FM09: Solar Irradiance — Physics-Based Advances

Solar Spectrum

An artificially created representation of the solar spectrum. Each of the 50 slices covers 6 nanometers in wavelength, together spanning the spectrum across the visual range from 400 to 700 nm. The wavelength increases from top to bottom and from left to right along each strip. (N. A. Sharp, NOAO / NSO / Kitt Peak FTS / AURA / NSF)

Solar irradiance varies on all timescales over which it has been observed and, presumably, also over longer timescales. Interest in solar irradiance variability extends well beyond the solar-physics community. Terrestrial atmospheric and climate systems respond to variations in solar radiative output on timescales from days to decades, and there is evidence for solar influences on climate over longer timescales. The variability of solar irradiance is also of interest to stellar astronomers, who have been comparing it with the variability of other lower-main-sequence stars. Understanding the physics behind solar variability helps assess stellar brightness variations (and vice-versa) and the resulting effects on the detectability and habitability of exoplanets.

Recent controversies and debates have shown that currently available empirical and semi-empirical models of solar irradiance variability are not yet ready to answer all critical questions posed by available measurements. At the same time, recent advances in the modeling and observing of the solar atmosphere make it possible to create a new generation of significantly more realistic, physics-based irradiance models.

Having benefited from significant recent progress in solar observations and models, it is now possible to develop a new generation of irradiance models based on current state-of-the-art solar physics. In particular:

  • 3D magneto-hydrodynamic (MHD) simulations of flows and magnetic fields in the near-surface layers of the Sun and stars have reached a high level of realism and can now reproduce many sensitive observations. These simulations make it possible to replace 1D representations of the solar atmosphere with realistic 3D simulations; they also enable the assessment of the contributions of granulation to short-term solar irradiance variability. 
  • New time-efficient radiative transfer codes and approaches have been developed. These allow calculated emergent spectra from 3D MHD cubes to account for effects from millions of atomic and molecular lines as well as deviations from local thermodynamic equilibrium, giving more accurate estimates of outgoing radiation as a function of position on the solar disk.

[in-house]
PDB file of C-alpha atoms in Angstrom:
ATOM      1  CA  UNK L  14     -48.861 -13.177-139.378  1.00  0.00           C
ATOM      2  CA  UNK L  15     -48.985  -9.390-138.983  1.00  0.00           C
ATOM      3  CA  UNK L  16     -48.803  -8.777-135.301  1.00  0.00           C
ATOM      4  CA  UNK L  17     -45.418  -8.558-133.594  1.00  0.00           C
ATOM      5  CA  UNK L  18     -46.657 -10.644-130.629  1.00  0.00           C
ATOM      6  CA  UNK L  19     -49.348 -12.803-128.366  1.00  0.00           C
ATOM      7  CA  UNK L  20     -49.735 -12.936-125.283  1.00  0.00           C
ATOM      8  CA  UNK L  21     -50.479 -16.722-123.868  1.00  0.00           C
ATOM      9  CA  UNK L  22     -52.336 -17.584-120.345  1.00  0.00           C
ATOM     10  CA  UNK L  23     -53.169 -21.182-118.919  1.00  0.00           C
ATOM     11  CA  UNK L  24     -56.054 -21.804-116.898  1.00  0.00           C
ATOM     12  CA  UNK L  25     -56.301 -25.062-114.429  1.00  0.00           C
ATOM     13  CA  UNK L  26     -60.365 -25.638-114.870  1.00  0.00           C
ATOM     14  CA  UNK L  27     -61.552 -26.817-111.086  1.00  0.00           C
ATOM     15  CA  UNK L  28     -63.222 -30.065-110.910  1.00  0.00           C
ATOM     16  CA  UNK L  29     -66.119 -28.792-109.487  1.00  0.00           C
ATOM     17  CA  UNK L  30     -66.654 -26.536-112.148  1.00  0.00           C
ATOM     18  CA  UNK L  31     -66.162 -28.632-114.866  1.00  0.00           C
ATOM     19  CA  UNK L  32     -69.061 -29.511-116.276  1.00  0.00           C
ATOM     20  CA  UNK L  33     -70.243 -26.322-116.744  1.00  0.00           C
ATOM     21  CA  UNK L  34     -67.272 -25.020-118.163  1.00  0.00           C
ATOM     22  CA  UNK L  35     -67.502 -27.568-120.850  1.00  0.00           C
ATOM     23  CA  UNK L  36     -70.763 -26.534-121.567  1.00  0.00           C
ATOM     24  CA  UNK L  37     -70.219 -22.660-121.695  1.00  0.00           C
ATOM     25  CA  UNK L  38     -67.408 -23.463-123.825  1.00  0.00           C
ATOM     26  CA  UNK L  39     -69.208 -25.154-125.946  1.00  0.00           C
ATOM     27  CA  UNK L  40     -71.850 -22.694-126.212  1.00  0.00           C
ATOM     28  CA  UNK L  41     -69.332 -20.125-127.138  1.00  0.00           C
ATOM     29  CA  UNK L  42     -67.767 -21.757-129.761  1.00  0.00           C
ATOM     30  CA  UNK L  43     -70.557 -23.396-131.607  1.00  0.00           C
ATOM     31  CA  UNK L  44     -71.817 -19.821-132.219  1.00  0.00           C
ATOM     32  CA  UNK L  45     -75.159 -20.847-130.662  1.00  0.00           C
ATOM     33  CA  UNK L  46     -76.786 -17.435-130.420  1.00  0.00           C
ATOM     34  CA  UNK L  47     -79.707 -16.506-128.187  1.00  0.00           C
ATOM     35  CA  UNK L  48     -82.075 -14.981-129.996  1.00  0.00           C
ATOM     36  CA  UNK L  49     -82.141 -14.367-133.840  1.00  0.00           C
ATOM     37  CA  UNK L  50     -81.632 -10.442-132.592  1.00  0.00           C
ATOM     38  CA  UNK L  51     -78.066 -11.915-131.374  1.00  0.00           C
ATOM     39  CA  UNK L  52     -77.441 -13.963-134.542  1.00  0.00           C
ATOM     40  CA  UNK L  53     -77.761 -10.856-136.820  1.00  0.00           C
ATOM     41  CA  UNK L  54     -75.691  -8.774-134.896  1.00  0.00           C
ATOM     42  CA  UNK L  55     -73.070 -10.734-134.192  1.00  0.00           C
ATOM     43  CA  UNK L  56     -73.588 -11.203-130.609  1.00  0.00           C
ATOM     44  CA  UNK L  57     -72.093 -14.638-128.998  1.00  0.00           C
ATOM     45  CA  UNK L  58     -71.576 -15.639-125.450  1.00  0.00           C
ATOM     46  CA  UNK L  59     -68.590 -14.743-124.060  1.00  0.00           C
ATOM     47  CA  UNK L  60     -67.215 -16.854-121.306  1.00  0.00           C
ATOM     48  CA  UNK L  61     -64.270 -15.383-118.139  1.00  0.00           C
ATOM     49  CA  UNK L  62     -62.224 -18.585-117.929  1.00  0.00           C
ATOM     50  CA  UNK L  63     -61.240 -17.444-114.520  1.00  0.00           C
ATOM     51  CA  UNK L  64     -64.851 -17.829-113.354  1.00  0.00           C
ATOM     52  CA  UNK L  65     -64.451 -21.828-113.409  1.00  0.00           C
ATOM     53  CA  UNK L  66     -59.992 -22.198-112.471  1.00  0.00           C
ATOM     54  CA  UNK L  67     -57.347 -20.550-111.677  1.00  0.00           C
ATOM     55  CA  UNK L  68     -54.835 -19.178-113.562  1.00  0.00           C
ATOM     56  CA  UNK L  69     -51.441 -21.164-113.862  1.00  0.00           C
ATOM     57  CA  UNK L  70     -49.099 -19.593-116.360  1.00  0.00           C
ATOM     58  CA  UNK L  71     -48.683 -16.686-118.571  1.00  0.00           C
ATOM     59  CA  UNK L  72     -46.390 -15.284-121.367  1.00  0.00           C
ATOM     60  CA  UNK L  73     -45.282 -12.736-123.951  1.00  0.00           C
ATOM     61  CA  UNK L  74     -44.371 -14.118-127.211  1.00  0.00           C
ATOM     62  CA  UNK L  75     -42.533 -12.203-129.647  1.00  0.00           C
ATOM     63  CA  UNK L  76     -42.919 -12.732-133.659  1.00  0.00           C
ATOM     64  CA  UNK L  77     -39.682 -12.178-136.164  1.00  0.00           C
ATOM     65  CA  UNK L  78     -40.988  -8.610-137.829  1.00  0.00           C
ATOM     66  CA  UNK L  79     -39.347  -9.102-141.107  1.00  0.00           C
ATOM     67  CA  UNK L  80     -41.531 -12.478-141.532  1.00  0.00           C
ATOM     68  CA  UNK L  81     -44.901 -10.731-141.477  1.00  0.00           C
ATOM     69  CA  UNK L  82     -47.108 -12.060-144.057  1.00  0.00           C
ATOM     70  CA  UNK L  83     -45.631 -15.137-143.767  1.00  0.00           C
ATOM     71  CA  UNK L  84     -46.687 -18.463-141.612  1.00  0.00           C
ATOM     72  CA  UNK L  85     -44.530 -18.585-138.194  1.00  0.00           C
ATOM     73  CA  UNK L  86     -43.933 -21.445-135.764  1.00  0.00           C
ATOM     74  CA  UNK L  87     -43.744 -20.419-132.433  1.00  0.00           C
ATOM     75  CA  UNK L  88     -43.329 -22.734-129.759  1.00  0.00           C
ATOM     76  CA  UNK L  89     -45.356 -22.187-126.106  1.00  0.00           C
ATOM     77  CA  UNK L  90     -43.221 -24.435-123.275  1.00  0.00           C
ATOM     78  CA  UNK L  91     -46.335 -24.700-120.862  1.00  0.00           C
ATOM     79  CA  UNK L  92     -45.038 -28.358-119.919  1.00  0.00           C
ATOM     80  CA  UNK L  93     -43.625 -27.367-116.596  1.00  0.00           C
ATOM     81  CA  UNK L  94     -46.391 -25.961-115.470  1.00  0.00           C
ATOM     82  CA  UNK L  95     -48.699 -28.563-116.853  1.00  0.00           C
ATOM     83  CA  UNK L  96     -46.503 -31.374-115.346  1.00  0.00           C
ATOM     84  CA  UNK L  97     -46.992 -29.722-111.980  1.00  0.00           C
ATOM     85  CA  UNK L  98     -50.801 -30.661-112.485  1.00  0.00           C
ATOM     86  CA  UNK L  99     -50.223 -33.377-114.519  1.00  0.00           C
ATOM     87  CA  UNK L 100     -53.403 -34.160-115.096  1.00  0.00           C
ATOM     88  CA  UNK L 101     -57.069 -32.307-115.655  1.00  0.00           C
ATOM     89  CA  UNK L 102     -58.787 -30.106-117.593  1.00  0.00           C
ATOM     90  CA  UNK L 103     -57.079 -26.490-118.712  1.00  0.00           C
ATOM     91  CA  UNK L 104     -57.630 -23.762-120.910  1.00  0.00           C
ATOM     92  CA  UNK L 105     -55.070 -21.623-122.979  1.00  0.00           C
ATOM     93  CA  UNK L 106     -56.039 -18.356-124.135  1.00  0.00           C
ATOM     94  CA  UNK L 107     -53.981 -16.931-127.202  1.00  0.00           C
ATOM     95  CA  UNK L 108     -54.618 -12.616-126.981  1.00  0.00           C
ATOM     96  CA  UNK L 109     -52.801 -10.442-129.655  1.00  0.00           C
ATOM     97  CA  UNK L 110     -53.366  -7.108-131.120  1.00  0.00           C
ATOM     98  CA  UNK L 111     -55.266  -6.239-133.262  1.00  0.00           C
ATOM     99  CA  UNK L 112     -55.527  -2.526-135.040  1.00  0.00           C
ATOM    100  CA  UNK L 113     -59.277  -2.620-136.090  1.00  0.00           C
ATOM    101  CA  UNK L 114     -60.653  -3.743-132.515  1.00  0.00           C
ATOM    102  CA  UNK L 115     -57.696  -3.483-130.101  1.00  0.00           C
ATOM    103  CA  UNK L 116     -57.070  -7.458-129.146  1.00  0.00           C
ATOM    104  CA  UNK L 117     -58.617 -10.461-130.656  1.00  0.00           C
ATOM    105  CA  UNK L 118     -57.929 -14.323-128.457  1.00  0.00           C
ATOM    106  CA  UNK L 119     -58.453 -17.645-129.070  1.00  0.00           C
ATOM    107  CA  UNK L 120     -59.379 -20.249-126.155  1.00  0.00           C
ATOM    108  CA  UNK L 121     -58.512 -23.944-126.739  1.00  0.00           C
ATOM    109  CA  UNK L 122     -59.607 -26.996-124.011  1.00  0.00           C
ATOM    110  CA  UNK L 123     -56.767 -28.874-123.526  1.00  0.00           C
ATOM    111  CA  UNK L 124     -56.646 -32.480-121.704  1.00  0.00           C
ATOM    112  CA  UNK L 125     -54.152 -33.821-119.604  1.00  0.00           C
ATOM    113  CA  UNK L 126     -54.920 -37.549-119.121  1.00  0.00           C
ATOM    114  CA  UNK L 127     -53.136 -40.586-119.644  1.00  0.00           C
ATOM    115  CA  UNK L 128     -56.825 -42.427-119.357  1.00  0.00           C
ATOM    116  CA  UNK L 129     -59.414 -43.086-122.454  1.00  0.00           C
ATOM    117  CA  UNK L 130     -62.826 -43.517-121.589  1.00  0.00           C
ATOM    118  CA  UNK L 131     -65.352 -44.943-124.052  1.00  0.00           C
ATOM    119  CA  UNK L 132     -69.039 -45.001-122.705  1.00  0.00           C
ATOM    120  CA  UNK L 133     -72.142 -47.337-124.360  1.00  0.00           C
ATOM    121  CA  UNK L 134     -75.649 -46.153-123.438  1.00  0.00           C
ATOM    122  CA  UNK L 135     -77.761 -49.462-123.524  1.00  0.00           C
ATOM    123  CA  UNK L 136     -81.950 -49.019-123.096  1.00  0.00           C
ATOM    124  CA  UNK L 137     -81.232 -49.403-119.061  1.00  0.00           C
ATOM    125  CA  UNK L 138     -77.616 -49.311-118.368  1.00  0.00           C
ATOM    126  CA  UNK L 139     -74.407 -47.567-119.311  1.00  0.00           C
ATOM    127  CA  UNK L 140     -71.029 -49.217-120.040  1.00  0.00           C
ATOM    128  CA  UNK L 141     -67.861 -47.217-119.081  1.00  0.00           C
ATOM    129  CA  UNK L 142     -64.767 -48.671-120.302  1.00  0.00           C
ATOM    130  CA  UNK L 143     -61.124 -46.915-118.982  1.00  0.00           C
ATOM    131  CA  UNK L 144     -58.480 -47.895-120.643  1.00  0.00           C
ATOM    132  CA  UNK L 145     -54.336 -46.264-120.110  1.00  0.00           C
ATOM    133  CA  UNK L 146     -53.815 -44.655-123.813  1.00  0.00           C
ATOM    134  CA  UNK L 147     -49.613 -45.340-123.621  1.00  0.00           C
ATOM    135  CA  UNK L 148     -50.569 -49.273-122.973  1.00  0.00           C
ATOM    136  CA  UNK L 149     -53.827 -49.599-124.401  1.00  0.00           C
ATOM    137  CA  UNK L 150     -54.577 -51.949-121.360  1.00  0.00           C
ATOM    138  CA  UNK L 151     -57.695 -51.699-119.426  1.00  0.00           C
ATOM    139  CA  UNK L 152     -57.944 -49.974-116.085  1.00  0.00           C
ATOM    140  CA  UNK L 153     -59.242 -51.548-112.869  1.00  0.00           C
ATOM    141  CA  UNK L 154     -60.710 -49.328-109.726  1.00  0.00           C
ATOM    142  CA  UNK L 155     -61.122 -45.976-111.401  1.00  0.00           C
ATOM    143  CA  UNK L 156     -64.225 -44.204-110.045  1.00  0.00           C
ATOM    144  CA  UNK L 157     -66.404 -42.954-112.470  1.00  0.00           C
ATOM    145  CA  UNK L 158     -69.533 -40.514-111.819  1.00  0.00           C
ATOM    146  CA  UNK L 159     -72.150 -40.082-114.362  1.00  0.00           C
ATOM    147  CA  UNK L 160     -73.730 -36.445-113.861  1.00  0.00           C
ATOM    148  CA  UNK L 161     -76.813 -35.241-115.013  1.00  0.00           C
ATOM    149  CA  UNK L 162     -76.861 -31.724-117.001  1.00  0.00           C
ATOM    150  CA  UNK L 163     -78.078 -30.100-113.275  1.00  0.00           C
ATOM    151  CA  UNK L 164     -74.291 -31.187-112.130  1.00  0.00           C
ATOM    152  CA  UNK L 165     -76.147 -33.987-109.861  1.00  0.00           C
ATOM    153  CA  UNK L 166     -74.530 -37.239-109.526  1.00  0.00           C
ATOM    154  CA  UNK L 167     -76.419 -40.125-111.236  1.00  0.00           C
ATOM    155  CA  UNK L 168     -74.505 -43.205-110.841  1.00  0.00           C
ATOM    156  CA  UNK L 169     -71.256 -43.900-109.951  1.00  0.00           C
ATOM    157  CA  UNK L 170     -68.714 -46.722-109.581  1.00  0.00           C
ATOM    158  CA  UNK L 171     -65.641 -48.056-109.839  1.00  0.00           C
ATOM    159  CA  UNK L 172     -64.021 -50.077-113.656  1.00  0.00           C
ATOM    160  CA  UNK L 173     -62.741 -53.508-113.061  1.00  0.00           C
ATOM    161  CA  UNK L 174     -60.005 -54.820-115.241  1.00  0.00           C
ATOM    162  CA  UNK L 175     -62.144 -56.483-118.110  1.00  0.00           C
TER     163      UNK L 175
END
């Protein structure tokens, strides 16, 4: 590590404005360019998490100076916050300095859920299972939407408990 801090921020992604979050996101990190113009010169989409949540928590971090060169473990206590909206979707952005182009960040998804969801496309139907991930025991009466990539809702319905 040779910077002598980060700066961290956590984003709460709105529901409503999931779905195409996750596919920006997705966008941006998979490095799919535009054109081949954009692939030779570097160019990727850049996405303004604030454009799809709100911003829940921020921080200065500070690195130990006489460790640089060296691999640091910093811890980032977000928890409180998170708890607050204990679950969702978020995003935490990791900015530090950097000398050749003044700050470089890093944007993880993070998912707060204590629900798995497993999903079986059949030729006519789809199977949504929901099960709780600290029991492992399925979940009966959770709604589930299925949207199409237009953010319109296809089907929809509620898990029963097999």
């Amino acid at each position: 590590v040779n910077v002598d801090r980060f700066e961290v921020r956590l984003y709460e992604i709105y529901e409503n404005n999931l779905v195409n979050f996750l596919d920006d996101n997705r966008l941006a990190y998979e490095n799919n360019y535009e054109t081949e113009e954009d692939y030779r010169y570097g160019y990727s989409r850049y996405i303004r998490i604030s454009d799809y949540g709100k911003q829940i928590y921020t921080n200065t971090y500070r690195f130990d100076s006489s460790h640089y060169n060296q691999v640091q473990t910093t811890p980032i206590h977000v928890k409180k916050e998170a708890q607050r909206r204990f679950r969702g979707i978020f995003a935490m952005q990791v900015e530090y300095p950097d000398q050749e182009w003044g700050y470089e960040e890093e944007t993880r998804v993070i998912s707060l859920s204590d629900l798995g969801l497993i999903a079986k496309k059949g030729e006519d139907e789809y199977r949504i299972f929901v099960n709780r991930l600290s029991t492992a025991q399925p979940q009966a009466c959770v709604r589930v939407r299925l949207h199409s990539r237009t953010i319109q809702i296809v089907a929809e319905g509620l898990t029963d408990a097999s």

• New atomic and molecular data allow more reliable computation of opacities in the solar atmosphere. The irradiance variability in the ultraviolet, violet, blue and green spectral domains is fully controlled by millions of Fraunhofer lines. Recent advances in laboratory astrophysics and in collecting data (e.g., a major upgrade of the Vienna atomic line database, which now also includes molecular data) make possible significantly more accurate calculations of solar irradiance variability. 
  • Surface flux transport models (SFTM) more realistically simulate the evolution of the large-scale surface magnetic field during the solar cycle. This allows the reconstruction of the evolution of the solar surface magnetic field and irradiance over long timescales, which is crucial to understanding the pre-anthropogenic solar contributions to climate change from which natural sensitivities of climate can best be determined. 
  • Magnetic features on the solar surface, which are the main drivers of solar irradiance variability, can now be directly studied with high-resolution imagery from recent solar missions such as the Solar Dynamics Observatory (SDO), STEREO, and Hinode. SDO in particular provides frequent space-based magnetograms, which are needed inputs to the newest physics-based solar irradiance models.

Focus Meeting 9 brings together experts within these areas of research who will discuss progress within their individual fields and the means of incorporating these advances into the irradiance models.

Our list of invited speakers includes the following (in alphabetical order):

  • Will Ball (Institute for Atmospheric and Climate Science, ETH Zurich, Switzerland);
  • Christoffer Karoff (Aarhus University, Denmark);
  • Serena Criscuoli (National Solar Observatory, Boulder, USA);
  • Thierry Dudok de Wit (CNRS Orleans Campus, France);
  • Ricky Egeland (High Altitude Observatory,  Boulder, USA);
  • Hideyuki Hotta (Chiba University, Japan);
  • Emre Isik (Max Planck Institute for Solar System Research, Göttingen, Germany);
  • Ansgar Reiners (Institute for Astrophysics, University of Goettingen, Germany);
  • Rob Rutten (Institute for Theoretical Astrophysics, Oslo, Norway);
  • Tatiana Ryabchikova (Institute for Astronomy RAS, Moscow, Russia);
  • Hauke Schmidt (Max Planck Institute for Meteorology, Hamburg, Germany);
  • Sami Solanki (Max Planck Institute for Solar System Research, Göttingen, Germany).
GREG KOPP, a senior research scientist at the University of Colorado, is the instrument scientist for the Total Irradiance Monitor instruments aboard several satellites. He studies solar variability and Earth’s climate. ALEXANDER SHAPIRO works at the Max Planck Institute for Solar System Research. He is a Leader of the SOLVe Research Group funded by an ERC Starting Grant. He studies solar and stellar variability.